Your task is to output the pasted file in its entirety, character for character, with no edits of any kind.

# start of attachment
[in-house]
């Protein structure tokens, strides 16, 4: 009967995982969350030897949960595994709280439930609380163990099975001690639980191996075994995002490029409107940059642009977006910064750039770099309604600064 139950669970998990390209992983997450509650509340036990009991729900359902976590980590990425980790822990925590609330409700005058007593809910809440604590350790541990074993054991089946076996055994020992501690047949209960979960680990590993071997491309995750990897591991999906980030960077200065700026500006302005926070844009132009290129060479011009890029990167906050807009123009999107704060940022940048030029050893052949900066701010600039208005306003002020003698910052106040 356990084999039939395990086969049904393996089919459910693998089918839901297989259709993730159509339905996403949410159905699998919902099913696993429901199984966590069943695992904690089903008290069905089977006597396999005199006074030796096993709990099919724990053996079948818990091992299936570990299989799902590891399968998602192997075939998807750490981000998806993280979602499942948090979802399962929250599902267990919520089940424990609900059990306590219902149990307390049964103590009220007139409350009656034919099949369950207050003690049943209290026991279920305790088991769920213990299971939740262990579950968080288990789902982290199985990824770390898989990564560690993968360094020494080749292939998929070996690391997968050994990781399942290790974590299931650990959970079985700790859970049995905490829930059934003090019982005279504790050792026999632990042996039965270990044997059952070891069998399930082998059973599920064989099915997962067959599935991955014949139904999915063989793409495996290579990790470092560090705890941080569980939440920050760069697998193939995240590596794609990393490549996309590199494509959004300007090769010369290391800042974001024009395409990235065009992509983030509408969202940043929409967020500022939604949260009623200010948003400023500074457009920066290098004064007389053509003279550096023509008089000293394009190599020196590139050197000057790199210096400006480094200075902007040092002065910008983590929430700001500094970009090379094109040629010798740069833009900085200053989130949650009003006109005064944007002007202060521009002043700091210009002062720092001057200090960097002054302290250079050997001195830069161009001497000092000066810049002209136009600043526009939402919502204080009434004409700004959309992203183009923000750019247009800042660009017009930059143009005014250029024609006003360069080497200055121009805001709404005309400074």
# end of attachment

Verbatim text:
[in-house]
């Protein structure tokens, strides 16, 4: 009967995982969350030897949960595994709280439930609380163990099975001690639980191996075994995002490029409107940059642009977006910064750039770099309604600064 139950669970998990390209992983997450509650509340036990009991729900359902976590980590990425980790822990925590609330409700005058007593809910809440604590350790541990074993054991089946076996055994020992501690047949209960979960680990590993071997491309995750990897591991999906980030960077200065700026500006302005926070844009132009290129060479011009890029990167906050807009123009999107704060940022940048030029050893052949900066701010600039208005306003002020003698910052106040 356990084999039939395990086969049904393996089919459910693998089918839901297989259709993730159509339905996403949410159905699998919902099913696993429901199984966590069943695992904690089903008290069905089977006597396999005199006074030796096993709990099919724990053996079948818990091992299936570990299989799902590891399968998602192997075939998807750490981000998806993280979602499942948090979802399962929250599902267990919520089940424990609900059990306590219902149990307390049964103590009220007139409350009656034919099949369950207050003690049943209290026991279920305790088991769920213990299971939740262990579950968080288990789902982290199985990824770390898989990564560690993968360094020494080749292939998929070996690391997968050994990781399942290790974590299931650990959970079985700790859970049995905490829930059934003090019982005279504790050792026999632990042996039965270990044997059952070891069998399930082998059973599920064989099915997962067959599935991955014949139904999915063989793409495996290579990790470092560090705890941080569980939440920050760069697998193939995240590596794609990393490549996309590199494509959004300007090769010369290391800042974001024009395409990235065009992509983030509408969202940043929409967020500022939604949260009623200010948003400023500074457009920066290098004064007389053509003279550096023509008089000293394009190599020196590139050197000057790199210096400006480094200075902007040092002065910008983590929430700001500094970009090379094109040629010798740069833009900085200053989130949650009003006109005064944007002007202060521009002043700091210009002062720092001057200090960097002054302290250079050997001195830069161009001497000092000066810049002209136009600043526009939402919502204080009434004409700004959309992203183009923000750019247009800042660009017009930059143009005014250029024609006003360069080497200055121009805001709404005309400074």